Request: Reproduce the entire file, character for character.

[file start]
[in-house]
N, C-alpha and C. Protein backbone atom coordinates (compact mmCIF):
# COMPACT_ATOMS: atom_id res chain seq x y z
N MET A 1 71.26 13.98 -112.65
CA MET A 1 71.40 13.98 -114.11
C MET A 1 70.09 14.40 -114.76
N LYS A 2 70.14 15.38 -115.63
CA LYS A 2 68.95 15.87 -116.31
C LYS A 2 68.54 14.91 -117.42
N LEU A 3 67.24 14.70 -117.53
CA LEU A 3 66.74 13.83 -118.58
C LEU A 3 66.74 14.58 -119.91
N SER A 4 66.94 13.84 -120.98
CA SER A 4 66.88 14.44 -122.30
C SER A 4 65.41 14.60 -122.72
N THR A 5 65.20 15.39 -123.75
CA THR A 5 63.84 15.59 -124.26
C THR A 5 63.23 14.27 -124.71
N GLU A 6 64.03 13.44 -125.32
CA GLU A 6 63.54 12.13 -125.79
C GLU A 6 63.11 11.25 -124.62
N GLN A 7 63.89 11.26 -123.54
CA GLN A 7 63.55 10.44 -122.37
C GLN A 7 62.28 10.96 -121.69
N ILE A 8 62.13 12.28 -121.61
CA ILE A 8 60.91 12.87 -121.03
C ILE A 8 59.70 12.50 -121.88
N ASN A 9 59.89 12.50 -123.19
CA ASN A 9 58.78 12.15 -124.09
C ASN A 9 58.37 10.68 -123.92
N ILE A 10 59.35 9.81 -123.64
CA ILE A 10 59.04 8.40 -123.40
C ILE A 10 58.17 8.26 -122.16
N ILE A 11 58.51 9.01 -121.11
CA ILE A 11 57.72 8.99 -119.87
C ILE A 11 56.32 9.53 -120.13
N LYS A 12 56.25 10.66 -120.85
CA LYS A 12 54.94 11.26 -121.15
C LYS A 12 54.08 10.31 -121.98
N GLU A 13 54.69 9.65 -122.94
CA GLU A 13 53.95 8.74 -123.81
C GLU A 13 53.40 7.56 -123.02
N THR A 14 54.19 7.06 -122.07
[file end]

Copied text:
[in-house]
N, C-alpha and C. Protein backbone atom coordinates (compact mmCIF):
# COMPACT_ATOMS: atom_id res chain seq x y z
N MET A 1 71.26 13.98 -112.65
CA MET A 1 71.40 13.98 -114.11
C MET A 1 70.09 14.40 -114.76
N LYS A 2 70.14 15.38 -115.63
CA LYS A 2 68.95 15.87 -116.31
C LYS A 2 68.54 14.91 -117.42
N LEU A 3 67.24 14.70 -117.53
CA LEU A 3 66.74 13.83 -118.58
C LEU A 3 66.74 14.58 -119.91
N SER A 4 66.94 13.84 -120.98
CA SER A 4 66.88 14.44 -122.30
C SER A 4 65.41 14.60 -122.72
N THR A 5 65.20 15.39 -123.75
CA THR A 5 63.84 15.59 -124.26
C THR A 5 63.23 14.27 -124.71
N GLU A 6 64.03 13.44 -125.32
CA GLU A 6 63.54 12.13 -125.79
C GLU A 6 63.11 11.25 -124.62
N GLN A 7 63.89 11.26 -123.54
CA GLN A 7 63.55 10.44 -122.37
C GLN A 7 62.28 10.96 -121.69
N ILE A 8 62.13 12.28 -121.61
CA ILE A 8 60.91 12.87 -121.03
C ILE A 8 59.70 12.50 -121.88
N ASN A 9 59.89 12.50 -123.19
CA ASN A 9 58.78 12.15 -124.09
C ASN A 9 58.37 10.68 -123.92
N ILE A 10 59.35 9.81 -123.64
CA ILE A 10 59.04 8.40 -123.40
C ILE A 10 58.17 8.26 -122.16
N ILE A 11 58.51 9.01 -121.11
CA ILE A 11 57.72 8.99 -119.87
C ILE A 11 56.32 9.53 -120.13
N LYS A 12 56.25 10.66 -120.85
CA LYS A 12 54.94 11.26 -121.15
C LYS A 12 54.08 10.31 -121.98
N GLU A 13 54.69 9.65 -122.94
CA GLU A 13 53.95 8.74 -123.81
C GLU A 13 53.40 7.56 -123.02
N THR A 14 54.19 7.06 -122.07